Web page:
If you are an intended parent who lives in a state that does not allow more than two persons to be named as legal parents on a child’s birth certificate, it is valuable to consider all your options when deciding the legal structure of your growing family. The law is not structured to deal with or protect non-traditional families, so existing legal structures have to be adapted and carefully applied to fit your situation. Because this is a complicated process and every non-traditional family is unique, you should talk to an experienced family law attorney to learn which options will be the best fit for your child before you take any steps to establish a parenting arrangement with three or more people. Continue reading →
Suozzo v. Suozzo, 2022-NCCOA-620.
Facts: Plaintiff wife and Defendant husband entered into a separation agreement wherein Defendant was to pay Plaintiff $200,000 in monthly installments over 240 months. This arrangement began in March 2006 and would terminate in March of 2026. For the first 18-36 months, Defendant made the monthly payment. Sometime in 2008, Defendant stopped making those payments. Plaintiff chose to file a breach of contract claim against Defendant but not until 2019, more than ten years since Defendant stopped paying. The trial court awarded Plaintiff $100,789 in damages, calculated by granting only the missed payments due within three years of the commencement of Plaintiff’s action—as any unpaid installments due prior to February 2016 were barred by the statute of limitations—and the payments that became due while the action was pending through judgment. Defendant appealed. Continue reading →
In the United States, fewer than half of the children live in a household with just their siblings and married parents. The other children live in a variety of relationships and family structures that often mean that more than two people act as parents in a child’s life. Continue reading →
Webb v. Jarvis, 2022-NCCOA-499 (unpublished).
This is a case for non-parent custody. Defendant Jarvis and Sarah Webb had a child together. They were not married. The parents shared custody of the minor child pursuant to a parenting agreement. In 2015, Sarah Webb unfortunately passed from cervical cancer. At the time Sarah died, she was living with her sister, Tina Peatross, the other Defendant in this case. Presumably, Sarah Webb exercised her custodial time at the Peatross home.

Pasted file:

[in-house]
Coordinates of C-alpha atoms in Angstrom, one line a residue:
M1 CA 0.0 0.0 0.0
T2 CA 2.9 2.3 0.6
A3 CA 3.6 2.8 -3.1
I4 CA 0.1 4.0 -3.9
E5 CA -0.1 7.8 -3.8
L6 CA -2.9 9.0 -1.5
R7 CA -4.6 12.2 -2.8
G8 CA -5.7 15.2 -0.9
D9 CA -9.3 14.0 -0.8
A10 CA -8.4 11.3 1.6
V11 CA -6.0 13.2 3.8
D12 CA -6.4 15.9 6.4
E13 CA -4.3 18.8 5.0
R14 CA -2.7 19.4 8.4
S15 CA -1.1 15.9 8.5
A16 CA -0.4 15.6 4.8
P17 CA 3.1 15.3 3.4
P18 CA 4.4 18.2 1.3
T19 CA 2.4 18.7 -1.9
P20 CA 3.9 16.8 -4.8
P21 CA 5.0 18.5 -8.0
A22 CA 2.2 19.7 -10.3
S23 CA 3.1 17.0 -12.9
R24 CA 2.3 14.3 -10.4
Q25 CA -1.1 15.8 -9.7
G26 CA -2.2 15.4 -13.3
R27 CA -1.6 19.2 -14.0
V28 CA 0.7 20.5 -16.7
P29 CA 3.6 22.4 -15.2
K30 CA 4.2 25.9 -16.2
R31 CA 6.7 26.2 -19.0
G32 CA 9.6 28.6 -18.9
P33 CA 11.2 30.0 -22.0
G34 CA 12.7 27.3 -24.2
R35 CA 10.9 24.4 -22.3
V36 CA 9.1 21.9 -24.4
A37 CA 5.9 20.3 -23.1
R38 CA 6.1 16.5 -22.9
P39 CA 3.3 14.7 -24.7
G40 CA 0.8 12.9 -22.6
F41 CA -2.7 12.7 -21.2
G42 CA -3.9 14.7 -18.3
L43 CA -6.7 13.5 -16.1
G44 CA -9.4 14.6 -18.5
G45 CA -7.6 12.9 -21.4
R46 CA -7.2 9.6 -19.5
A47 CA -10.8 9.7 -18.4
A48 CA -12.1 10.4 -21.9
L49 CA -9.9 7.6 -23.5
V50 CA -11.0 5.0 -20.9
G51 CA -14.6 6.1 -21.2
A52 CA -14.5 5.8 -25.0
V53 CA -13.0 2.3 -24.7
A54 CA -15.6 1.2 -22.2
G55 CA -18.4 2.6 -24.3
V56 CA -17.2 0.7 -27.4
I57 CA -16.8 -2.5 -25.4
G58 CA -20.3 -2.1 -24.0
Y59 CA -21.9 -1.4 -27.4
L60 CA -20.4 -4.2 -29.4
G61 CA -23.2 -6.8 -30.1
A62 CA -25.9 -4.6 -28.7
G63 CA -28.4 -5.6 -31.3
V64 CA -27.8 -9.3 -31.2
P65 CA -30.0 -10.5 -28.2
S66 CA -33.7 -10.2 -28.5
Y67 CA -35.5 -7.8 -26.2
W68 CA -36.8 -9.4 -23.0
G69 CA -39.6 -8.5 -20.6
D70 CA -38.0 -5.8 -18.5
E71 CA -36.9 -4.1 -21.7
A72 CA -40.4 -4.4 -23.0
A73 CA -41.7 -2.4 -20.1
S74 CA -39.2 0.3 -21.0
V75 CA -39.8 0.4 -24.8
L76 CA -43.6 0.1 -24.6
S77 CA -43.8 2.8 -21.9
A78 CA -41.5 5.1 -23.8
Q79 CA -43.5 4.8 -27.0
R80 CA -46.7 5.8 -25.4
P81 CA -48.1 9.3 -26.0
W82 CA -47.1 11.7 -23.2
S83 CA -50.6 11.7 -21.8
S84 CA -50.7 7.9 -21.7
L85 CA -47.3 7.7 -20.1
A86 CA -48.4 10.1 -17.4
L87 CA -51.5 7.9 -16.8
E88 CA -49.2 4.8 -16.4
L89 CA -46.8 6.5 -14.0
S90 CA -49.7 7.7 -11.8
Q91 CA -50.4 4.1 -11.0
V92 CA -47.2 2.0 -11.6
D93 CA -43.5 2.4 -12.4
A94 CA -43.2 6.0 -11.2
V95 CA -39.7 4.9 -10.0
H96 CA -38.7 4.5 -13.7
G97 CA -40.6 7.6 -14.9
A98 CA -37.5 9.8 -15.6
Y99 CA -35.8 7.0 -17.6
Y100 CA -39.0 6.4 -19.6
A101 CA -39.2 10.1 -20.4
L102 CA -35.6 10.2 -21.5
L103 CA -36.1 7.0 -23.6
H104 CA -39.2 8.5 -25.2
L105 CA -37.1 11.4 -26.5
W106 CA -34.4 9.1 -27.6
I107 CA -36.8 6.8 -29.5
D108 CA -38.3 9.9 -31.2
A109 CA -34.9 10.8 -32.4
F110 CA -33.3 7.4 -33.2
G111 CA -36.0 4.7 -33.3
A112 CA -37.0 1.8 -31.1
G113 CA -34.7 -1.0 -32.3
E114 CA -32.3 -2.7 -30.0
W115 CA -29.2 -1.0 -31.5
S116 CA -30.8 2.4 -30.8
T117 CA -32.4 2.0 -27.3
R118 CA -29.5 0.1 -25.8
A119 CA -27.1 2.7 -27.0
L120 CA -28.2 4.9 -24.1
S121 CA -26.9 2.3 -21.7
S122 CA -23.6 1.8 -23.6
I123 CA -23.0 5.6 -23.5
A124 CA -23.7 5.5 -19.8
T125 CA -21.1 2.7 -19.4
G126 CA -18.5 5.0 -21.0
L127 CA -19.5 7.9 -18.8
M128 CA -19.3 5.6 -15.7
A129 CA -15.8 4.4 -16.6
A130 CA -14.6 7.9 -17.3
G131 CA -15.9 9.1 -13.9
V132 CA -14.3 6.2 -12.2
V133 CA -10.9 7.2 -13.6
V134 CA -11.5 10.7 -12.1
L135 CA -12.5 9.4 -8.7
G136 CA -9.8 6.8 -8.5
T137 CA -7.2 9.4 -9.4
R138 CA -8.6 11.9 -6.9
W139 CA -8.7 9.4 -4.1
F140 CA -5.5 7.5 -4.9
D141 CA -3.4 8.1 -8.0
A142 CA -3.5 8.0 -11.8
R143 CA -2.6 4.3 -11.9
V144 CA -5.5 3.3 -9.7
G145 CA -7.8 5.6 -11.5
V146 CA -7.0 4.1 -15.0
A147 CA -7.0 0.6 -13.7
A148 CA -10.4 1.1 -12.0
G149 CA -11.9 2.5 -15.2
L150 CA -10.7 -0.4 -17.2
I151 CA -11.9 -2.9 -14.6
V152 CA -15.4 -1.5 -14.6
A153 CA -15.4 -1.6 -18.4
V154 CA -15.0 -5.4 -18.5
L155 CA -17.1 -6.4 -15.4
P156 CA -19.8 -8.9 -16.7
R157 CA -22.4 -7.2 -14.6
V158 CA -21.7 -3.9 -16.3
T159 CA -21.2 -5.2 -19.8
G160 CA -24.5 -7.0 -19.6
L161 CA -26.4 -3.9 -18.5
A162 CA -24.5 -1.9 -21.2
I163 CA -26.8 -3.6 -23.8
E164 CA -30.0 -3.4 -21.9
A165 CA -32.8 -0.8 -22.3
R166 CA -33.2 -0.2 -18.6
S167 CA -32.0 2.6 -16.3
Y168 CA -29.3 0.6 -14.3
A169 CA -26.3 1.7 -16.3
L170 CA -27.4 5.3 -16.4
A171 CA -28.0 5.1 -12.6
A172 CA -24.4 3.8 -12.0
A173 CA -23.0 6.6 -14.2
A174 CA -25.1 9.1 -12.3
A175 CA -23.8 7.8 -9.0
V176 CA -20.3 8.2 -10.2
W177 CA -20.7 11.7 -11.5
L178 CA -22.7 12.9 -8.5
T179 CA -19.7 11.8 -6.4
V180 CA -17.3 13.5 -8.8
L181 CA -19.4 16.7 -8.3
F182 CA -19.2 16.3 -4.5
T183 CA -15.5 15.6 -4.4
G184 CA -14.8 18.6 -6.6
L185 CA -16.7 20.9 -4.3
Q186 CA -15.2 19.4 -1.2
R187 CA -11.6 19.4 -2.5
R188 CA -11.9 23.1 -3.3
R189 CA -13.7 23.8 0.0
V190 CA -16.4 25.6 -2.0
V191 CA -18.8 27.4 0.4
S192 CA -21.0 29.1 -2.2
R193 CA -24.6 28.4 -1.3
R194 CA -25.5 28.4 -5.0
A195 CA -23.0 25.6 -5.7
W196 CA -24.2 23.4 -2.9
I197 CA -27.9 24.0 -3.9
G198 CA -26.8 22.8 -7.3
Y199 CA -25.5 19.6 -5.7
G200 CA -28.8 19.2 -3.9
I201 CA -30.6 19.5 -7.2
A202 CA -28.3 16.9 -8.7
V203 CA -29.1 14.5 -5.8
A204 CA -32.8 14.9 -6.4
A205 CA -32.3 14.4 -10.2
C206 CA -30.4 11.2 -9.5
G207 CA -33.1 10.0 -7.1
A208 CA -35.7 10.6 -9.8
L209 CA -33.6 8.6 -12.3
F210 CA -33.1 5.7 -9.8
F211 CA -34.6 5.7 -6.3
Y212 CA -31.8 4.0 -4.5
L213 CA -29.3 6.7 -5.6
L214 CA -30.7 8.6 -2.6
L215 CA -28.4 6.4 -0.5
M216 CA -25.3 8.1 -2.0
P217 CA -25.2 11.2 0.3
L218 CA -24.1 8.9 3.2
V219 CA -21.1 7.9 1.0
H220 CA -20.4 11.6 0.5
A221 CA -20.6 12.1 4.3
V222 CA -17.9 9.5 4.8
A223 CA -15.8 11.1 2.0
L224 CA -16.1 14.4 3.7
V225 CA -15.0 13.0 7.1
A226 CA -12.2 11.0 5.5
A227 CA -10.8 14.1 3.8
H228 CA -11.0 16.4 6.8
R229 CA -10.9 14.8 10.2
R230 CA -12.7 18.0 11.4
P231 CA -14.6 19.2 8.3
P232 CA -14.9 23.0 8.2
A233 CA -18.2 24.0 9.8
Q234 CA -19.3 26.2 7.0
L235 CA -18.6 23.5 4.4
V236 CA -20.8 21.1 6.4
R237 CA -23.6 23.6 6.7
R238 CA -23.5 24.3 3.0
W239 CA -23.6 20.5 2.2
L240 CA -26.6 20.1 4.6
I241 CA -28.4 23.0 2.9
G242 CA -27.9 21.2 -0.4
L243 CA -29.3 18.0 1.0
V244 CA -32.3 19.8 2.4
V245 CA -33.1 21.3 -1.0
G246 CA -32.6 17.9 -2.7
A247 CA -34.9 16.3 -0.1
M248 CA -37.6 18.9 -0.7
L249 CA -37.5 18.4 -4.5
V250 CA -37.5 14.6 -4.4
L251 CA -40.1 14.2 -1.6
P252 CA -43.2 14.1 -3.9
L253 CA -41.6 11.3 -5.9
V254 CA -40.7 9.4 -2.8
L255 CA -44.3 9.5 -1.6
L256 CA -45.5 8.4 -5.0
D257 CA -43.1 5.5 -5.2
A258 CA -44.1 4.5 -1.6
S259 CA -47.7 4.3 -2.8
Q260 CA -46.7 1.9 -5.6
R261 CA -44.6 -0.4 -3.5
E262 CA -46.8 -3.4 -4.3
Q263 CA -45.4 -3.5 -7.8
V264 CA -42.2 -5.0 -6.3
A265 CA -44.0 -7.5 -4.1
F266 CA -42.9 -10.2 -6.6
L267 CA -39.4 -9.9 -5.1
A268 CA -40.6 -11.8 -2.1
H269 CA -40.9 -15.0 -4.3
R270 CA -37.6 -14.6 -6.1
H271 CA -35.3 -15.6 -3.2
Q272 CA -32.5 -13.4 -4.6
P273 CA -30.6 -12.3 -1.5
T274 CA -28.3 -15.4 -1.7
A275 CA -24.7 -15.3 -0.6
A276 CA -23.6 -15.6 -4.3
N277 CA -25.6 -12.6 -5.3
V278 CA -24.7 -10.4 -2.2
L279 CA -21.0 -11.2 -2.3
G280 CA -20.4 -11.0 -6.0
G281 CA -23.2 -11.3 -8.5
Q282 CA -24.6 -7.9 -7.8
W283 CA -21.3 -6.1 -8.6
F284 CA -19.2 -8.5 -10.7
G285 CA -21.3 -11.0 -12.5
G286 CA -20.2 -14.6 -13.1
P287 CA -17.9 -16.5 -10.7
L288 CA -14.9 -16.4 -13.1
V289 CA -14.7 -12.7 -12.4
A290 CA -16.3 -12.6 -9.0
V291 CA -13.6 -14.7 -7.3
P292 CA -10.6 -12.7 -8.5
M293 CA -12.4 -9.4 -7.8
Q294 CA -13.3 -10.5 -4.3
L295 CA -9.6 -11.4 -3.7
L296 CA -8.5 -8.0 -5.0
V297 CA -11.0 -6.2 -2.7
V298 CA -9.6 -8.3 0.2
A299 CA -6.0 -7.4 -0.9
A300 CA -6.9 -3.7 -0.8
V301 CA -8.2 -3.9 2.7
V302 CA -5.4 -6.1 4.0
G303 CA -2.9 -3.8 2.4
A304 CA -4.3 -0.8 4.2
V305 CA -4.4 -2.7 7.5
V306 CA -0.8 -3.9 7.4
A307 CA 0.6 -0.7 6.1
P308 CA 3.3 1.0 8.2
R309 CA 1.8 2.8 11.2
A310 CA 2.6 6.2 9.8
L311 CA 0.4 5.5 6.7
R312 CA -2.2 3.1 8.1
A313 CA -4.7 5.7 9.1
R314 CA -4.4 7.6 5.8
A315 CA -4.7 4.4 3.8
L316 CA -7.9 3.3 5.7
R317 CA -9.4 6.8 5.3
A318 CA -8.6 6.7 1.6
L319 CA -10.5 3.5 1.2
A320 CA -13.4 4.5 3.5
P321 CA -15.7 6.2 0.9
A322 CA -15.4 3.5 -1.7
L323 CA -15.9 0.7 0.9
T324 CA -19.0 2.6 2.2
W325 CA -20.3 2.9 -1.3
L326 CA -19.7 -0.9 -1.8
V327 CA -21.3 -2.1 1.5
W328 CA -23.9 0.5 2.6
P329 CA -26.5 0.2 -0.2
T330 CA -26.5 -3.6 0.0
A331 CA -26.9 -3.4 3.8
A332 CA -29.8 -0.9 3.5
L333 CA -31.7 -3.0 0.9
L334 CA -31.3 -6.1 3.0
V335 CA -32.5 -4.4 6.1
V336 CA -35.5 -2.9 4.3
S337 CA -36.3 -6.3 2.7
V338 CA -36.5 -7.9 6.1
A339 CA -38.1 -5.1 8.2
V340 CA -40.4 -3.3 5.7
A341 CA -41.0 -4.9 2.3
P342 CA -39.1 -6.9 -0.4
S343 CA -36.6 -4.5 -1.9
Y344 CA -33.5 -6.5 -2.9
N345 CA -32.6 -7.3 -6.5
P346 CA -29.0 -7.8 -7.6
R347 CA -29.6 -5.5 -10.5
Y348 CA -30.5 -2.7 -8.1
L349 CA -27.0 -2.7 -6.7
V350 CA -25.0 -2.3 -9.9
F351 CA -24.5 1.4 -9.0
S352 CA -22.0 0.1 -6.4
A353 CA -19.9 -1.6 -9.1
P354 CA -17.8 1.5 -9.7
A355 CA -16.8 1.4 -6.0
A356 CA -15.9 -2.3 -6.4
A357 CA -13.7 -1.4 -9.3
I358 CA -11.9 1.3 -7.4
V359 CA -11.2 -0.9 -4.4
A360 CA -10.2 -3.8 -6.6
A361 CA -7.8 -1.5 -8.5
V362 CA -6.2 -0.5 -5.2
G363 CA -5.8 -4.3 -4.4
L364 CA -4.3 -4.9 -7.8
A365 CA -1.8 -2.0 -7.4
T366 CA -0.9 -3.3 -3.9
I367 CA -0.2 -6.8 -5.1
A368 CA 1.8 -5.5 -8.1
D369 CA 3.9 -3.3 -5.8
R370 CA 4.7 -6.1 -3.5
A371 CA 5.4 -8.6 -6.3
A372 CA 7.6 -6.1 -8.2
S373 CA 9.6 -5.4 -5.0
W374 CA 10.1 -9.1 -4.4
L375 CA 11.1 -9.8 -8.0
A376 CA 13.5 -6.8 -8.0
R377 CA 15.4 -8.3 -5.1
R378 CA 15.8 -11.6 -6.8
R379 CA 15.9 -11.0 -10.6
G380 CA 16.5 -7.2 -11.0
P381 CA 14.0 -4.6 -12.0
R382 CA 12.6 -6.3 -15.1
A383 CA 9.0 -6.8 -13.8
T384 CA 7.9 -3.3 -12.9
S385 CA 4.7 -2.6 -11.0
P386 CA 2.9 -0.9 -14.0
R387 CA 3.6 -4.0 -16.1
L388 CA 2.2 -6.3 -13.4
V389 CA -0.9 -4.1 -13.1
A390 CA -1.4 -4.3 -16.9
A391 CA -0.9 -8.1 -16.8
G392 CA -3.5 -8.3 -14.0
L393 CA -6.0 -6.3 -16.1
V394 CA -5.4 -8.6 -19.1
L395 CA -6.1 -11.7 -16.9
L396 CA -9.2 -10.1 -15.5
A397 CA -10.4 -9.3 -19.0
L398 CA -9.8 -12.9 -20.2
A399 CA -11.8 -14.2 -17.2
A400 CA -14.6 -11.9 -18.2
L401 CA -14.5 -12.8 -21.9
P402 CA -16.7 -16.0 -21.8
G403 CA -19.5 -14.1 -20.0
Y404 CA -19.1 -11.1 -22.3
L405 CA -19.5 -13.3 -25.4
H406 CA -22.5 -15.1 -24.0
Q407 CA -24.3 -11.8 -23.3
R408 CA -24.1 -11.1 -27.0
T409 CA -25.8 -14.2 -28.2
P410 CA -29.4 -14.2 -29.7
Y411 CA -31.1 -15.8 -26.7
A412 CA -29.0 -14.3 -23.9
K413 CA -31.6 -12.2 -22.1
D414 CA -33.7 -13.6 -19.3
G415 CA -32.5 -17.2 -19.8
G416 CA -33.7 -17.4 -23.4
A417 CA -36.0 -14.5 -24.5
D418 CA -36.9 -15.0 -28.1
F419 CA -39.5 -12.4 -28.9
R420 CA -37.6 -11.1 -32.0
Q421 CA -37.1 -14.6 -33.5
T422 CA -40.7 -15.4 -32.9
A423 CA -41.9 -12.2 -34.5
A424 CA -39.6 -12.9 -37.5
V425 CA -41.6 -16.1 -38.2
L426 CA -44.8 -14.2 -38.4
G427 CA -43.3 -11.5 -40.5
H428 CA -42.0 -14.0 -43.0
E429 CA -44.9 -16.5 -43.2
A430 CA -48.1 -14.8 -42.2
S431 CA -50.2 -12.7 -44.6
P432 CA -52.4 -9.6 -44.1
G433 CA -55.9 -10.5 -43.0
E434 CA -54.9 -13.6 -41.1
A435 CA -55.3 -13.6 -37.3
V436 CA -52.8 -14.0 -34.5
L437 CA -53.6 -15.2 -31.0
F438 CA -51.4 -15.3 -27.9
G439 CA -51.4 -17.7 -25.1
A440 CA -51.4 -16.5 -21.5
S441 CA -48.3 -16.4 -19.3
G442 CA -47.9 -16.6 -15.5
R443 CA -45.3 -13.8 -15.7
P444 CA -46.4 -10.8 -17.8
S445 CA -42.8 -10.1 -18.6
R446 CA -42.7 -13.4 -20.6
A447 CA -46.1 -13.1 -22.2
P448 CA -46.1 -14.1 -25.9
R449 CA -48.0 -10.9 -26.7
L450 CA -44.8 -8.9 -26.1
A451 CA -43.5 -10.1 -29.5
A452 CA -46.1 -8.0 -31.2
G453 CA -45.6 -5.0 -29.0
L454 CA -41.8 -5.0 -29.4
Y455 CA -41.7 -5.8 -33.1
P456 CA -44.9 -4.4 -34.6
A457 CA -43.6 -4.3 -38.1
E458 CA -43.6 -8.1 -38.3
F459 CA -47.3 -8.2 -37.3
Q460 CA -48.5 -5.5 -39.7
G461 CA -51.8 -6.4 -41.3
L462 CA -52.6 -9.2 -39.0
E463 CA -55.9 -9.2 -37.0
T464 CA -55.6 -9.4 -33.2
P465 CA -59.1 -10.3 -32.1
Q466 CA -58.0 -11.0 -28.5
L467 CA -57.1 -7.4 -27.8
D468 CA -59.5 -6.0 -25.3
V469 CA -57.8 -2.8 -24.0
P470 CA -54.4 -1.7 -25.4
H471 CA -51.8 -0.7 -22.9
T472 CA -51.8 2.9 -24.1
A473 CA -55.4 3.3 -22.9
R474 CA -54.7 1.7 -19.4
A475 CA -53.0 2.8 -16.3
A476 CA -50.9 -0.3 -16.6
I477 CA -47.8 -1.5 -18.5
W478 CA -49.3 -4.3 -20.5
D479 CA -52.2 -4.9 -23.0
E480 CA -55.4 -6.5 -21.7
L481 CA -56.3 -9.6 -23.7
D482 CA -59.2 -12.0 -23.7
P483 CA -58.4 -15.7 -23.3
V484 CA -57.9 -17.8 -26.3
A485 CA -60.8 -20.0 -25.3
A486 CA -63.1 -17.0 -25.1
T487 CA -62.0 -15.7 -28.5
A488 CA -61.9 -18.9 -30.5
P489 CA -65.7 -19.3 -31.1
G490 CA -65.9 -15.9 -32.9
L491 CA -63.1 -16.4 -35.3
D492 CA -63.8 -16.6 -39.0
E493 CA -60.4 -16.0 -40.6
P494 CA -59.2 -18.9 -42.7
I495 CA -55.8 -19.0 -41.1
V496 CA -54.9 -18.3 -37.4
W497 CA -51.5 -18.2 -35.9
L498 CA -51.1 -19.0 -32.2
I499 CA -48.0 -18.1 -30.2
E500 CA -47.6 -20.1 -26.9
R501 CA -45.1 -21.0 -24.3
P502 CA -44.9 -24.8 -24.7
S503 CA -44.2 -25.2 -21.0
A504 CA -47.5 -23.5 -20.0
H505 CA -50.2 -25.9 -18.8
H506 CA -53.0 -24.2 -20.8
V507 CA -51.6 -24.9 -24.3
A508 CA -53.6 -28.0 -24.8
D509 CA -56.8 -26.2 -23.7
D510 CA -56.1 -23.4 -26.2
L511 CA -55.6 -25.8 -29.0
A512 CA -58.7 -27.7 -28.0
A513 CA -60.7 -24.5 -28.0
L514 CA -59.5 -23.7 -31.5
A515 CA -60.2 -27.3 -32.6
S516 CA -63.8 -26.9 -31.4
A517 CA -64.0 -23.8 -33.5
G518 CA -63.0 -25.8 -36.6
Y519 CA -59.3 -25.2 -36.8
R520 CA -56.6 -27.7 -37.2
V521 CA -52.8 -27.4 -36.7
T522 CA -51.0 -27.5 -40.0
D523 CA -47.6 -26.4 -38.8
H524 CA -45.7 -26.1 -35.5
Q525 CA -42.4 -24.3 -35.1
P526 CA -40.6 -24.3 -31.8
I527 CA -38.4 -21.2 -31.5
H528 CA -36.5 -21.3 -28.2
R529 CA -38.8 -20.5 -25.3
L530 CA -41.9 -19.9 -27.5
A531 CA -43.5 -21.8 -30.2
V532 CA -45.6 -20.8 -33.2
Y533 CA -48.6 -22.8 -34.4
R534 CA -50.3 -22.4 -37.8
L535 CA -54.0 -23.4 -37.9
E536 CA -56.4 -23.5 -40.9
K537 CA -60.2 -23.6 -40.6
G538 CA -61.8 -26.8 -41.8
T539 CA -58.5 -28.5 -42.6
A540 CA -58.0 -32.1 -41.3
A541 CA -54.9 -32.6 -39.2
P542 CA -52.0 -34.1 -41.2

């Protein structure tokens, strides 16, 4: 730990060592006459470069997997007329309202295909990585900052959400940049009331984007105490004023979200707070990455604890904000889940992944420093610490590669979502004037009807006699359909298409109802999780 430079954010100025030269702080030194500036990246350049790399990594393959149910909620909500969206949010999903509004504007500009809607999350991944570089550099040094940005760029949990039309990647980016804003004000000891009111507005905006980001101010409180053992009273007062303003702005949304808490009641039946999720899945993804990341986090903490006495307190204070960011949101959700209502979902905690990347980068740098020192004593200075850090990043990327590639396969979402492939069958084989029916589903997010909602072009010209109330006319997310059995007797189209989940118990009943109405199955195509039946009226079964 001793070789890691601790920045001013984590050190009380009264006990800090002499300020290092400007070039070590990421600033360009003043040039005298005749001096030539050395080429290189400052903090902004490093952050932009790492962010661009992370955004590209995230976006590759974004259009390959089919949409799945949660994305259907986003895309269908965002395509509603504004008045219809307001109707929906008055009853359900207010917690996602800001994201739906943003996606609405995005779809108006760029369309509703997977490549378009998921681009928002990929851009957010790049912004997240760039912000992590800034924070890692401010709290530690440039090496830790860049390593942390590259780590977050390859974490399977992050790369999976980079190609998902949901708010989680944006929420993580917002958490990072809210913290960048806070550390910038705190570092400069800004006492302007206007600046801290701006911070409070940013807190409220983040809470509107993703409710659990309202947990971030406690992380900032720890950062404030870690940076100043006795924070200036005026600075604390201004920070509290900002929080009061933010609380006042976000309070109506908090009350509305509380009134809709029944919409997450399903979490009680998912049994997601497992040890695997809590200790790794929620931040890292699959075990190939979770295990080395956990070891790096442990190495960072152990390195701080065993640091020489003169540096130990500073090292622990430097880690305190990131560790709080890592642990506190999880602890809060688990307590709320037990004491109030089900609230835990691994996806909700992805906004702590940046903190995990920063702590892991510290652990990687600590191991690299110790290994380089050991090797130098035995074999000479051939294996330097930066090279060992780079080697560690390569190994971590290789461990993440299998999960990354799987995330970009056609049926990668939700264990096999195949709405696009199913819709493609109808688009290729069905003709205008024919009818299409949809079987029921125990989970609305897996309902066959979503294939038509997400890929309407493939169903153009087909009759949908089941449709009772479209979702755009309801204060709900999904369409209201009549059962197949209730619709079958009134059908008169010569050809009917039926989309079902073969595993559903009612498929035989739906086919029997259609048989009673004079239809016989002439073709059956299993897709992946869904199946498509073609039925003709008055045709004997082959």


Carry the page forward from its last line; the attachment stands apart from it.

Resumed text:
Before Sarah Webb died, she expressed her wishes that the minor child live with Peatross. Jarvis consented to Webb being a guardian for the minor child. In 2017, Jarvis was arrested for drug related charges and attained habitual felon status; it was his custodial weekend when he was arrested. Plaintiff Sarah Webb’s mother and father (minor child’s maternal grandparents) filed for visitation in 2017 prior to Jarvis’ arrests. Peatross counterclaimed for custody. Jarvis filed a motion to dismiss based on standing.
The trial court in 2020 found that Peatross had standing, and that Jarvis had acted inconsistent with constitutional parental rights. Jarvis appealed. Continue reading →
Plaintiff Jolin Brady (“Mother”) and Defendant Erron Brady (“Father”) were married on April 26, 1997. Father and Mother had four children. Father was in undergraduate school at Brigham Young University when the parties married. While Father was in dental school, Mother worked as a paralegal and then stopped working when the parties’ eldest son was born. In 2002, Father and Mother moved to Charlotte, North Carolina once Father finished dental school. Father owns his own dental practice. In 2014, Mother began working as a part-time yoga instructor.
Turner v. Oakley, 2022-NCCOA-266.
Facts: The parties to the case had one child together and never married. In 2013, Plaintiff filed a complaint for custody of the child. He was granted secondary custody, with Defendant having primary custody. In 2018, Plaintiff filed an emergency custody ex parte motion, and alleged that there had been a substantial change in circumstances that affected the child’s welfare since the entry of the 2013 order. The trial court granted the emergency custody motion and, at the end of the hearing on emergency custody, granted Plaintiff primary physical and legal custody. Defendant was granted supervised visitation. Defendant moved for a visitation schedule in 2019. Orders were entered that addressed a visitation schedule. Then, in 2019, Defendant responded to Plaintiff’s custody motion filed in 2018. In 2020, the trial court entered orders modifying the 2013 child custody order, granting primary custody to Defendant. Plaintiff appealed. Continue reading →